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Coney Island Knock Off

Tablet Original Fiction: Broken lives collide in the shadow of the Cyclone

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Dina had played the oboe, worked in a music store which went online, then when it went out of business altogether, she posted ads offering to teach private oboe lessons. The small number of responses yielded only one or two actual paying students. She had offered to teach the oboe to Mrs. Katan’s eldest son, aged ten, in exchange for part of the rent, but the landlady made a face as if Dina offered to teach him the triangle, in other words, what’s to teach? She owned a violin that had belonged to her father, and this instrument which she called the prince of instruments, was meant for the boy. That he showed no interest in either violin or oboe was no deterrent to Mrs. Katan or to Dina. What are you waiting for? She dared to ask. Ten is already too late to begin the violin in any serious way, but with the oboe you have a chance. Dina thought she was offering a good deal. She had played in the Cleveland Children’s Orchestra at one time, auditioning in a concert hall the size of Astroland. Mrs. K. was not impressed. The violin had traveled from Odessa to Berlin to its present home. She was not about to buy an oboe.

Dina asked if she could see it, such an old instrument must really be something, but it was never produced, nor did she ever hear anyone playing it. She wondered if it even existed, or had it been one of those things left behind, imagined and regretted back into life on the third floor of an apartment building with a view of Steeplechase Park. Dina herself hadn’t practiced in months, because no sooner did she begin to play when it signaled that she was home, and so Mrs. K. who lived only one floor below them would knock on the door.

Calligraphy

The word Calligraphy comes from two Greek words meaning beautiful writing.

Two words approached one another like sparring partners. What do I want with you? Screams Writing. I do OK solo. I’m legible. I get the job done. You’re one big unnecessary draytsi. This was a word Dina’s mother used to indicate frills, excess, curlicues on top of fillips. Though this wasn’t strictly the correct usage, in Dina’s mind, it stuck. Don’t you wish you could find out? Beautiful taunts, circling Writing. Dina asked herself, why assume Writing was masculine and Beautiful was feminine, then erased the whole dialogue even though it jacked up the word count.

The encyclopedia job she had gotten online from a freelance website. It was, she told Zenia, only temporary until she got more pupils. Five hundred more words to go on pictograph. Three hundred for calligraphy. She pushed herself away from the desk and walked to the bathroom. Zenia’s perfumes and scents lingered in the air. An open lipstick rolled into the sink leaving a spiraling tail of red wax trailing to the drain. Dina put the bindi on her own forehead. It looked ridiculous. She stuck it back on the mirror then returned to her desk.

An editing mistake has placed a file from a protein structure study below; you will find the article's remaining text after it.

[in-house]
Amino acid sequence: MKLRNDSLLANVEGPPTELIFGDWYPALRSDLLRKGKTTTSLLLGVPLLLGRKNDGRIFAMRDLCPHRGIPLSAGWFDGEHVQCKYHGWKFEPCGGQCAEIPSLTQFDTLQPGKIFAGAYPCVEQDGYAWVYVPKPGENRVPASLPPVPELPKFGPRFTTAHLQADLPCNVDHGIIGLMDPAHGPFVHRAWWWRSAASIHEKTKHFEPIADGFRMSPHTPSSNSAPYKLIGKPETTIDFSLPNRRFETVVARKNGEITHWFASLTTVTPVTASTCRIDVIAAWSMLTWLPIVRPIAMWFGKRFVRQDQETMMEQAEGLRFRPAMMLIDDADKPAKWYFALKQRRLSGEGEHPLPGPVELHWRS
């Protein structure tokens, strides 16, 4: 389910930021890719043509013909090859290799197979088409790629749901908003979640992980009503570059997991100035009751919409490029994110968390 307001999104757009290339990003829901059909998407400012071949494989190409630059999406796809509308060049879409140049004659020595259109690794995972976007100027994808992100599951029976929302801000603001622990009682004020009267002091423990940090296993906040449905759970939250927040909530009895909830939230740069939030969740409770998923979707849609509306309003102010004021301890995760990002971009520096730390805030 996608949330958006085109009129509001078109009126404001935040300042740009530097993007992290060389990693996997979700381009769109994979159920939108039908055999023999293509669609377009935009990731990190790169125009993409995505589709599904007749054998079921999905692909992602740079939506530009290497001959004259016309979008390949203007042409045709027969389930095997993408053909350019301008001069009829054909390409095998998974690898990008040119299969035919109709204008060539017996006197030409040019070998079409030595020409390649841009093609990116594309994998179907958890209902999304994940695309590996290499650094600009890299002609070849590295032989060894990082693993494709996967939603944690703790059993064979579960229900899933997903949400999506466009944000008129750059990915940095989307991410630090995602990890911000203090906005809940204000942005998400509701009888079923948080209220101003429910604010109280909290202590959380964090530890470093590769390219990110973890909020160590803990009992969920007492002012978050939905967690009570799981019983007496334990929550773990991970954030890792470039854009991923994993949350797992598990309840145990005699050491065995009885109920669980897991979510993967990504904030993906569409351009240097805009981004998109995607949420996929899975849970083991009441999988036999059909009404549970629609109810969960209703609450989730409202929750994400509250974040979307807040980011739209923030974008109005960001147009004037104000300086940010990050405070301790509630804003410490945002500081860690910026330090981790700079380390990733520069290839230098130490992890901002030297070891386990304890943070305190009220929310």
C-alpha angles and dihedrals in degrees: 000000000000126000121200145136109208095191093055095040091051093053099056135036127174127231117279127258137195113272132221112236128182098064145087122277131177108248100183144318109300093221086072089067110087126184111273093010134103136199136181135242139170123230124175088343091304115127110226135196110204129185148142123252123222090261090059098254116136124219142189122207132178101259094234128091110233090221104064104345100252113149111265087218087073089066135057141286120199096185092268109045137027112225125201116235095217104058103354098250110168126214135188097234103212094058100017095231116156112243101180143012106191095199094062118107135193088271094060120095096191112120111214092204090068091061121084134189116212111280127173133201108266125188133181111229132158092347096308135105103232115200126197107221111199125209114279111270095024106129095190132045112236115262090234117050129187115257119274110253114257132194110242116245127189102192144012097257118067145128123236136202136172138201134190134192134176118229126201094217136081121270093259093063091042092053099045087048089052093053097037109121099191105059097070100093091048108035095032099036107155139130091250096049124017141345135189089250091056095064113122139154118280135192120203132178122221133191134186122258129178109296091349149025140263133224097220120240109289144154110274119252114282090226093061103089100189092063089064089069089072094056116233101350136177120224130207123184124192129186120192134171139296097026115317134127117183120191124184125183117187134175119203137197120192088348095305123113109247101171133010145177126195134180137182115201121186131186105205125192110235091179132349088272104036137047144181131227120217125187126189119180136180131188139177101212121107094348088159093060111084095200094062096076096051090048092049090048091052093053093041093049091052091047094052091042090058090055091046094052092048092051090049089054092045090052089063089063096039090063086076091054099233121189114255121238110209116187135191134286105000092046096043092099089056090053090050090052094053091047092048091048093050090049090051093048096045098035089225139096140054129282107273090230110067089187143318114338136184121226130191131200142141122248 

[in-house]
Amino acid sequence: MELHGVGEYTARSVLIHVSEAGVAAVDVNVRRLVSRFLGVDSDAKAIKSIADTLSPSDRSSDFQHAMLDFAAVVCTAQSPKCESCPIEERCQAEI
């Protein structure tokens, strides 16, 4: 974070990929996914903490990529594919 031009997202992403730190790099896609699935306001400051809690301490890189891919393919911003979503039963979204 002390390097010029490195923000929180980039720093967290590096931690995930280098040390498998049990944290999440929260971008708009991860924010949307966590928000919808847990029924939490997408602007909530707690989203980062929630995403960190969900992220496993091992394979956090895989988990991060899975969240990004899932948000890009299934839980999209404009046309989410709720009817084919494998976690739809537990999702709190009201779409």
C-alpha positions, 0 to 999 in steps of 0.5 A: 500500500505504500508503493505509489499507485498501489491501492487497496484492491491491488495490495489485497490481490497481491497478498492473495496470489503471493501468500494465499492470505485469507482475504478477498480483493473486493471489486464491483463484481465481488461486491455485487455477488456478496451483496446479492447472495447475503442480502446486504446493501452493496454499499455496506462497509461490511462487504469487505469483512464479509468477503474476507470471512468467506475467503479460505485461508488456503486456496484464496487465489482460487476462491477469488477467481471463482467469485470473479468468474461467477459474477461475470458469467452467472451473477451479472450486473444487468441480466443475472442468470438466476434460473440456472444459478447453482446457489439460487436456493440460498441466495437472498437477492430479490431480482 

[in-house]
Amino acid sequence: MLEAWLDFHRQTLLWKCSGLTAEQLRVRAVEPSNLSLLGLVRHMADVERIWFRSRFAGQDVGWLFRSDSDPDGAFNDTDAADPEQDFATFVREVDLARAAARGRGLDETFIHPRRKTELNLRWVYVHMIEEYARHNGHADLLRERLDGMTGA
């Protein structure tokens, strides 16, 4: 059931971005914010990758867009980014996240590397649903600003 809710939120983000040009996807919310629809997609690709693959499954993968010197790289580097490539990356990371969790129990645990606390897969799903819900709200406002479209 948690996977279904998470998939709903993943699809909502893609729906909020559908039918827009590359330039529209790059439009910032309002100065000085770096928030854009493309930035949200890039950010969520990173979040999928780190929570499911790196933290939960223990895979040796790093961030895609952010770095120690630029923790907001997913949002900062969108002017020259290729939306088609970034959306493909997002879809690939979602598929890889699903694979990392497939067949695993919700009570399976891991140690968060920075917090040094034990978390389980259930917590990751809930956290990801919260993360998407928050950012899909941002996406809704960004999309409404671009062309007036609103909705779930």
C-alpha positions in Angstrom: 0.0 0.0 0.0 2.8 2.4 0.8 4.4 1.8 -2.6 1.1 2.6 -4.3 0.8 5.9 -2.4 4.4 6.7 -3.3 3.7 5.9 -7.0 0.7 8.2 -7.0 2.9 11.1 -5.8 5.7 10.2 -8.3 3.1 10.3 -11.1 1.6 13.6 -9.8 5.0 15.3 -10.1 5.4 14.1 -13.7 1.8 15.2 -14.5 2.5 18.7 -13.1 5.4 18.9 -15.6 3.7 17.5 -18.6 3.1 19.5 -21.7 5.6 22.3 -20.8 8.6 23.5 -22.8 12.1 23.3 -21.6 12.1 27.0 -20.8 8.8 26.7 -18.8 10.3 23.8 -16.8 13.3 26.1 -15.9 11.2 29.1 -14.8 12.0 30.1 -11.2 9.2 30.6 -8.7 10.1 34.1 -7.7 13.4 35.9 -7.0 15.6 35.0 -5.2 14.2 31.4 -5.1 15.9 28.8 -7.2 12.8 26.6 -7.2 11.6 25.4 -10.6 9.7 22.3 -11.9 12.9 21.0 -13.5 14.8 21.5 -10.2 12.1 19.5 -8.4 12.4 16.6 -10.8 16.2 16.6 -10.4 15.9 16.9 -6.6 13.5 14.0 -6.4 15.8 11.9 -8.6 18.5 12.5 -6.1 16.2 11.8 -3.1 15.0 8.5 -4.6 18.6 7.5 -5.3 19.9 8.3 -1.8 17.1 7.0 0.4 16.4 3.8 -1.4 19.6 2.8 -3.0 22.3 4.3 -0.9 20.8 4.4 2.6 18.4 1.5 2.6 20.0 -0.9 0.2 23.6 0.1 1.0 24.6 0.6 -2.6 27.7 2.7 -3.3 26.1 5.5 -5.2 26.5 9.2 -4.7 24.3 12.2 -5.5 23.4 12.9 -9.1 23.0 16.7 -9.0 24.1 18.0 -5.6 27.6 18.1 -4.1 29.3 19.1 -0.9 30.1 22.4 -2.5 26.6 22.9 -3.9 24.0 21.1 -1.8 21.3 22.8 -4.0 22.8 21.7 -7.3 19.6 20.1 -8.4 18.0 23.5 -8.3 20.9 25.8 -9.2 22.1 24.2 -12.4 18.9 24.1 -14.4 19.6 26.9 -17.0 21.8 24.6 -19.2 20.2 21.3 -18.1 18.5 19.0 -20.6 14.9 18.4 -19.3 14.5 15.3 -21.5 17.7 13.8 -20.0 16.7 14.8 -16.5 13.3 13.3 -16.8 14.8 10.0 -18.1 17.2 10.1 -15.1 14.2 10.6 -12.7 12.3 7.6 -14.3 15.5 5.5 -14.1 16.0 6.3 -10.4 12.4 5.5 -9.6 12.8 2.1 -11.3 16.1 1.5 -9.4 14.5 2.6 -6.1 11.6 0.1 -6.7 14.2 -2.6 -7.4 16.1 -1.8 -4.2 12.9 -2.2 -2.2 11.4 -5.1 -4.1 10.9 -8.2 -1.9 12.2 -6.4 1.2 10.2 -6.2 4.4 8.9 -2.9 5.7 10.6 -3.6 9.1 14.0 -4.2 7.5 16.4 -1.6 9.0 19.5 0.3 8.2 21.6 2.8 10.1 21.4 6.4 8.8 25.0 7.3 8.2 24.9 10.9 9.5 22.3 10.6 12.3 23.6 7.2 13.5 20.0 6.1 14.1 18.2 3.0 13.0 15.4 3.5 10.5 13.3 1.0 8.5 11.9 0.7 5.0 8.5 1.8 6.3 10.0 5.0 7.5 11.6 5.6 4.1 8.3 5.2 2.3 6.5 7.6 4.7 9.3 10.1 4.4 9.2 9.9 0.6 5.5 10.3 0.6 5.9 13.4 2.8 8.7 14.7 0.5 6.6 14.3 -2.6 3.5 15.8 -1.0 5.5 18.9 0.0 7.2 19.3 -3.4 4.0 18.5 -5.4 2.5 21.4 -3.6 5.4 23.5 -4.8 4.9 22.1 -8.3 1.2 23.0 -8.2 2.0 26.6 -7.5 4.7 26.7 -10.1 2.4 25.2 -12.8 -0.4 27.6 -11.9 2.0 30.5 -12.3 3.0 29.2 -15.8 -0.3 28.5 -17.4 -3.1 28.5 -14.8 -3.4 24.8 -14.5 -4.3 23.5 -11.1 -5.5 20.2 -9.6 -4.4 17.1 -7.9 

Copper

Reddish in color and good at conducting heat, copper is the oldest metal known to humans. It is an element, one of the building blocks out of which everything on earth is made. The name copper comes from a Latin word for the island of Cyprus.

Like Zeno saying each cigarette was going to be his last, and in this way the end would never quite be reached, it was as if fractions of words always stood between her and the end of the definitions. Where does pictograph end and animation begin? The company kept asking for revisions, the definitions were never finished. The company, location unknown and never reachable by phone, had been contracted by the encyclopedia publisher, and took its time sending checks. Dina had figured she needed to produce a certain number of words per week, but she was continually behind schedule.

Animation

Animation is the art and science of making drawings or cartoons appear to move.

When the last breath is drawn, then exhaled, animation ceases, Dina typed. What would happen if, in a few months, her students stopped their lessons, and the encyclopedia contractor folded up shop, emailing her only to say: everything is defined. You’re done. Sorry. She had visions of living under the boardwalk where murder victims turned up from time to time, and no one said a word about who these people had been, or who their families were. At night she would stare at the abandoned playground equipment perched so high on the beach the swings and slides were unreachable due to sand erosion. Even if the world’s tallest man strolled over from Coney Island he would be unable to go for a swing without assistance.

Dina pulled a pair of Zenia’s pants out of the closet. They were way too small, just as she knew they would be. Returning to the closest she flipped through hangers, finally pulling out a long dress, also Zenia’s, also from a second hand store. It was silvery and had no straps. Dina squeezed into it, and pulled a sweater out of her laundry. The air from the boardwalk would be chilly. Listening at the door to be sure she could hear no sound of Mrs. Katan or any of her children, Dina, silver dress swishing against the jamb, stepped into the hall and locked the door behind her.

***

It shouldn’t have worked, but Nachmann didn’t know that, and for him the turquoise and platinum card with a hologram of a buffalo (Midwestern bank), produced magic. He presented it at a sliver of a check-cashing operation on Stillwell Avenue. The woman behind the bullet proof partition was so angry at her boss who called her a ho once too many times that she was going to quit that night, and before she did she was going to screw up his business but good.

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Coney Island Knock Off

Tablet Original Fiction: Broken lives collide in the shadow of the Cyclone